You must include an in-text citation every time you quote or paraphrase from a source (e.g. a book, movie, website, or article).

How do I cite a source with no author or page numbers in MLA?

If a source has no author, start the MLA Works Cited entry with the source title. Use a shortened version of the title in your in-text citation.

If a source has no page numbers, you can use an alternative locator (e.g. a chapter number, or a timestamp for a video or audio source) to identify the relevant passage in your in-text citation. If the source has no numbered divisions, cite only the author’s name (or the title).

If you already named the author or title in your sentence, and there is no locator available, you don’t need a parenthetical citation:

  • Rajaram argues that representations of migration are shaped by “cultural, political, and ideological interests.”
  • The homepage of The Correspondent describes it as “a movement for radically different news.”
Are titles capitalized in MLA?

Yes. MLA style uses title case, which means that all principal words (nouns, pronouns, verbs, adjectives, adverbs, and some conjunctions) are capitalized.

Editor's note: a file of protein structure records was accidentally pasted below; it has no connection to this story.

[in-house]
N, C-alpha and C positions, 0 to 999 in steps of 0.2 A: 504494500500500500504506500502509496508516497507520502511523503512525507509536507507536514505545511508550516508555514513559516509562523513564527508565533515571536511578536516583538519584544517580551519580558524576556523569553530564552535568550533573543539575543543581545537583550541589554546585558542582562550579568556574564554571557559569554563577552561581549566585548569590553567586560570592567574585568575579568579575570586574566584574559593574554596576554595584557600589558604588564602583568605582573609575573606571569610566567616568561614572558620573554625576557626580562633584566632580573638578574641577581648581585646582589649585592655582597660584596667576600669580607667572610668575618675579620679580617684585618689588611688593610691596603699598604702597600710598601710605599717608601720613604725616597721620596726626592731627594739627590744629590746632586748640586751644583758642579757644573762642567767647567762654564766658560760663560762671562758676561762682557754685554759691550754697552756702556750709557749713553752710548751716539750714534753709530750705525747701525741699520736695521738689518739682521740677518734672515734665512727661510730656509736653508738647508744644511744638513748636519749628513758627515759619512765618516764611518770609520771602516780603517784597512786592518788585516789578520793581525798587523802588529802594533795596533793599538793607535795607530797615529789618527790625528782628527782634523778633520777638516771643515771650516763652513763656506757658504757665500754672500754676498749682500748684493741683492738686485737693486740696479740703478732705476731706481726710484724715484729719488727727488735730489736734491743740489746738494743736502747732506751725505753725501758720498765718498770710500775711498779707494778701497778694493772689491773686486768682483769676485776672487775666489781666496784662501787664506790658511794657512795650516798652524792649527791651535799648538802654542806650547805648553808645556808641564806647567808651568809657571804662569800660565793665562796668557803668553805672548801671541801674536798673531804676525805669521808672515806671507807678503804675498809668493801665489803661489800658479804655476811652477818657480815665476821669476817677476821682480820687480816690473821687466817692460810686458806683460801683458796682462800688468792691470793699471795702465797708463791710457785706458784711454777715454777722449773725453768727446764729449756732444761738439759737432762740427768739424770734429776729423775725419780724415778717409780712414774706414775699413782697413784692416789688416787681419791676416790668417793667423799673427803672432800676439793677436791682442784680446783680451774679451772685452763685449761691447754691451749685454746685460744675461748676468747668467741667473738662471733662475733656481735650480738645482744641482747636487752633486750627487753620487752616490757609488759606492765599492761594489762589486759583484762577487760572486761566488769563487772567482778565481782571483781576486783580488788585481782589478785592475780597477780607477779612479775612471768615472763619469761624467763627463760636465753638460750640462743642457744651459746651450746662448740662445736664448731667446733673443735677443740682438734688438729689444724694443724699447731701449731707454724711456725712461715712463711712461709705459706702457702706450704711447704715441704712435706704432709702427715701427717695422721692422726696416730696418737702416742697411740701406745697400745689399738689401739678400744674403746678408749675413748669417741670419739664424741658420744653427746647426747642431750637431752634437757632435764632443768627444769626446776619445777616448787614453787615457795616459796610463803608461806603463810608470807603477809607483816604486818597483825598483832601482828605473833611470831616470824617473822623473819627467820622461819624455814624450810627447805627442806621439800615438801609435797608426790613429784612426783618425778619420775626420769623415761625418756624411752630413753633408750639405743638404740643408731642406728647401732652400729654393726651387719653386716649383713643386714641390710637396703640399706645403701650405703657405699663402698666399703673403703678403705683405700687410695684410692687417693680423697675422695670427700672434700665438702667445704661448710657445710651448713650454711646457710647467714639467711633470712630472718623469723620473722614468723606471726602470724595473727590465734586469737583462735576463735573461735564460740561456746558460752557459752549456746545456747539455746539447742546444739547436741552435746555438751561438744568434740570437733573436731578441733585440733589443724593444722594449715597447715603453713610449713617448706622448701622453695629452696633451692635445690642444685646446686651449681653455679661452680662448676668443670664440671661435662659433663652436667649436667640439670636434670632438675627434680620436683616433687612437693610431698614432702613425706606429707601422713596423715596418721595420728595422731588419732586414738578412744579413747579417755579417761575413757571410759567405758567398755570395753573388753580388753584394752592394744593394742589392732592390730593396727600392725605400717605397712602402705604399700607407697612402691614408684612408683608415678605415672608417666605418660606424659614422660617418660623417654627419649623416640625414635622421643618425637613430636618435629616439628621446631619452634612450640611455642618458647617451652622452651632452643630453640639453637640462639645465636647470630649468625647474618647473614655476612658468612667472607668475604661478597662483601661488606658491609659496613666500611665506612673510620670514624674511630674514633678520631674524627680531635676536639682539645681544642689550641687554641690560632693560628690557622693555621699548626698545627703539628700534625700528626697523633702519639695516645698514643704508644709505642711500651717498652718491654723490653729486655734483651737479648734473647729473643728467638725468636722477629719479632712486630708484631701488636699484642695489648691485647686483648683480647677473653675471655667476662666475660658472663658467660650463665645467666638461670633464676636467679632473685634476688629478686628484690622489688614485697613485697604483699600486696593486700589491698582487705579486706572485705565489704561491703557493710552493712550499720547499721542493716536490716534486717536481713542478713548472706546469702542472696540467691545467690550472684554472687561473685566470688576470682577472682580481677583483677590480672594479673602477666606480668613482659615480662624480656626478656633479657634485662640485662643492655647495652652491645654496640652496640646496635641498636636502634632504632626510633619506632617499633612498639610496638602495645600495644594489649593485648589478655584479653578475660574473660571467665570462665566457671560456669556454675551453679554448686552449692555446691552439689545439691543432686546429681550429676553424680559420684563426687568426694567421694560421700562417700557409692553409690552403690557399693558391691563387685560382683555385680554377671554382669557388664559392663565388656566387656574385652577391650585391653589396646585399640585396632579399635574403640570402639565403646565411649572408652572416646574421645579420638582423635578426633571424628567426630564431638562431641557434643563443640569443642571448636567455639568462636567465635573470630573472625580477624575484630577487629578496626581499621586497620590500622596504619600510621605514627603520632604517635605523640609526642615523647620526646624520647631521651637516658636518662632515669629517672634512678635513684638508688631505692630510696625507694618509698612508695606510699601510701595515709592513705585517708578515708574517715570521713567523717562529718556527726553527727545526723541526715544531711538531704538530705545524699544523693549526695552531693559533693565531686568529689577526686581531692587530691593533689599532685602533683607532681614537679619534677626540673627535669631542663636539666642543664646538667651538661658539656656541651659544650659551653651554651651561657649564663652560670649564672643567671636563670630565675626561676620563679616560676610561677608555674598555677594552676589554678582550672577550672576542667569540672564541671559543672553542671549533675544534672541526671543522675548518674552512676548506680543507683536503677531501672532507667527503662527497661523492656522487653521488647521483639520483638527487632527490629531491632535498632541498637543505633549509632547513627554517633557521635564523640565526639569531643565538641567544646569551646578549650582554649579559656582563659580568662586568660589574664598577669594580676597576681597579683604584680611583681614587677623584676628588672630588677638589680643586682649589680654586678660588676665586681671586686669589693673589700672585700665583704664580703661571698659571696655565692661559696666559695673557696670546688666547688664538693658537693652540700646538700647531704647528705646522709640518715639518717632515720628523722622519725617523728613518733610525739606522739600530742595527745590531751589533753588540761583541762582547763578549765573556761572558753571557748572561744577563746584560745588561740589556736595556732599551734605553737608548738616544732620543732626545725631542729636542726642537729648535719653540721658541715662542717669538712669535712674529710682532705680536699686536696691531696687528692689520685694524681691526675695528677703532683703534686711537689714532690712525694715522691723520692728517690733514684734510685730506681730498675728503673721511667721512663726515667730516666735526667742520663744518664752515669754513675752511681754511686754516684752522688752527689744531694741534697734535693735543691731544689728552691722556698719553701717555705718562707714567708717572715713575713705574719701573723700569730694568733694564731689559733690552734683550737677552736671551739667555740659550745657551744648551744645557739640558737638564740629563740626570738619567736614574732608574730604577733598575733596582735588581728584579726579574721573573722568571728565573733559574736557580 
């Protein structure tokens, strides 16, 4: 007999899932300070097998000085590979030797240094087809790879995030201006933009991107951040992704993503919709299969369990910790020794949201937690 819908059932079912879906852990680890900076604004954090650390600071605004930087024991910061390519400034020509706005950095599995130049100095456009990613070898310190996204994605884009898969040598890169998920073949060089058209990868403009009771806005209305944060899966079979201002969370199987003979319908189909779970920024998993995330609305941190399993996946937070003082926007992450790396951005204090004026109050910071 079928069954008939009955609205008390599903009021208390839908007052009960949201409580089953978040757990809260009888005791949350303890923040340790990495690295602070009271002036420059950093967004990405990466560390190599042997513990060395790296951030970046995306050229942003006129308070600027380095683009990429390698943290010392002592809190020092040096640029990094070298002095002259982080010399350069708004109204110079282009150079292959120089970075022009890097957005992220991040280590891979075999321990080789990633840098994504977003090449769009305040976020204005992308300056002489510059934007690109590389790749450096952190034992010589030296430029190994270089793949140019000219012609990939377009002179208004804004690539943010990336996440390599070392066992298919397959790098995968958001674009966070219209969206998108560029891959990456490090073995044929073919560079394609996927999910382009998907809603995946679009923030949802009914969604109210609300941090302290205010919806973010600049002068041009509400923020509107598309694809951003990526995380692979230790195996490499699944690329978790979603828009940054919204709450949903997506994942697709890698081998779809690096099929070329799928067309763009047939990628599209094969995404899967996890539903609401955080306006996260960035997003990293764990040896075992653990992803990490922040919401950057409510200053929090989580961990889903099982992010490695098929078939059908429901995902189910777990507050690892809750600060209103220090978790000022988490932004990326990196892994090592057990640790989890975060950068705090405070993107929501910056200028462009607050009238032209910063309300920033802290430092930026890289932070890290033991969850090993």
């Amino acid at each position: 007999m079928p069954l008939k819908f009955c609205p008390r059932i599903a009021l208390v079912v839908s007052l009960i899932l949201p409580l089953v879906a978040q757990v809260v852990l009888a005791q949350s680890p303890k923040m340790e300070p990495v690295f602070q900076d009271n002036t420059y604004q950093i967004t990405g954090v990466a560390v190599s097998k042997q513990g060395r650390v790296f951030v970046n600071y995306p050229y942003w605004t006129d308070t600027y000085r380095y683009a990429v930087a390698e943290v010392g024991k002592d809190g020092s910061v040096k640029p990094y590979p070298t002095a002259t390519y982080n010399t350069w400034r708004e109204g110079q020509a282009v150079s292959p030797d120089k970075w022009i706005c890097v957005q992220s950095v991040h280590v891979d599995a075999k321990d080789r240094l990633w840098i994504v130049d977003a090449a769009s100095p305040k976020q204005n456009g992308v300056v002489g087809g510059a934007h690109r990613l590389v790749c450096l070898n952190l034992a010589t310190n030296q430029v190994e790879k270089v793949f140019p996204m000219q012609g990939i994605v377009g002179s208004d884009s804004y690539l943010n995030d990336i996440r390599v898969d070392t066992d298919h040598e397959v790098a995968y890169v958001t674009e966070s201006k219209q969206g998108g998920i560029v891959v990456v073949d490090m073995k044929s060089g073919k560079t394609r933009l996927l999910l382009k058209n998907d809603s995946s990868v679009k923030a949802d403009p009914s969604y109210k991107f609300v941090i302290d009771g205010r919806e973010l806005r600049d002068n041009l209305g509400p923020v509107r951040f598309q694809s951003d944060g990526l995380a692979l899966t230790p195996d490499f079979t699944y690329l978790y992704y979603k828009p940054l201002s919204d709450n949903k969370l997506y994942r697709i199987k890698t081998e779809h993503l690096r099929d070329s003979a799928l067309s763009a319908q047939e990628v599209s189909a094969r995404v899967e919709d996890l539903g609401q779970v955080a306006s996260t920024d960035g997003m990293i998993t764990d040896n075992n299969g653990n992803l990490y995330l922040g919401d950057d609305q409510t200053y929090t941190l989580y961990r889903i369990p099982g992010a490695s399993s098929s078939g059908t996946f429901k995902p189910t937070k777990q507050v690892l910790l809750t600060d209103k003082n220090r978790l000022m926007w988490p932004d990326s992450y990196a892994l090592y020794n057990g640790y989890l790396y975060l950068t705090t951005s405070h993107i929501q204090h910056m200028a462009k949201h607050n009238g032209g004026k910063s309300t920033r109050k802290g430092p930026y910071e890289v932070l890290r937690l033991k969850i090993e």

This applies to titles of sources as well as the title of, and subheadings in, your paper. Use MLA capitalization style even when the original source title uses different capitalization.

What is the easiest way to create MLA citations?

The fastest and most accurate way to create MLA citations is by using Scribbr’s MLA Citation Generator.

Search by book title, page URL or journal DOI to automatically generate flawless citations, or cite manually using the simple citation forms.

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Courtney Gahan

Courtney has a Bachelor in Communication and a Master in Editing and Publishing. She has worked as a freelance writer and editor since 2013, and joined the Scribbr team as an editor in June 2017. She loves helping students and academics all over the world improve their writing (and learning about their research while doing so!).


January 16, 2021 at 11:53 AM

I need your help.
Do you know how to quote YouTube comments? I want to use them in terms of the audience's reactions to the video.
It would be nice if you have some tips for me.

Best regards


Shona McCombes
Shona McCombes (Scribbr Team)
January 19, 2021 at 1:34 PM

Hi Anna-Lena,

MLA doesn't provide any specific guidelines for citing YouTube comments, but you can use the general template of core elements to create an appropriate citation. The most important thing is to make sure your reader can easily locate the relevant comments themselves.

I'd suggest following a similar format to citing a tweet: list the commenter's username as author, followed by the text of the comment in quotation marks (shortened if necessary). You can add a label to clarify that this is a YouTube comment. Then include details of the video as container. So, for example:

Anna-L. "Thanks for the help!" YouTube comment. “Develop a Theoretical Framework in 3 Steps.” YouTube, uploaded by Scribbr, 10 Jan. 2021,

I hope that helps!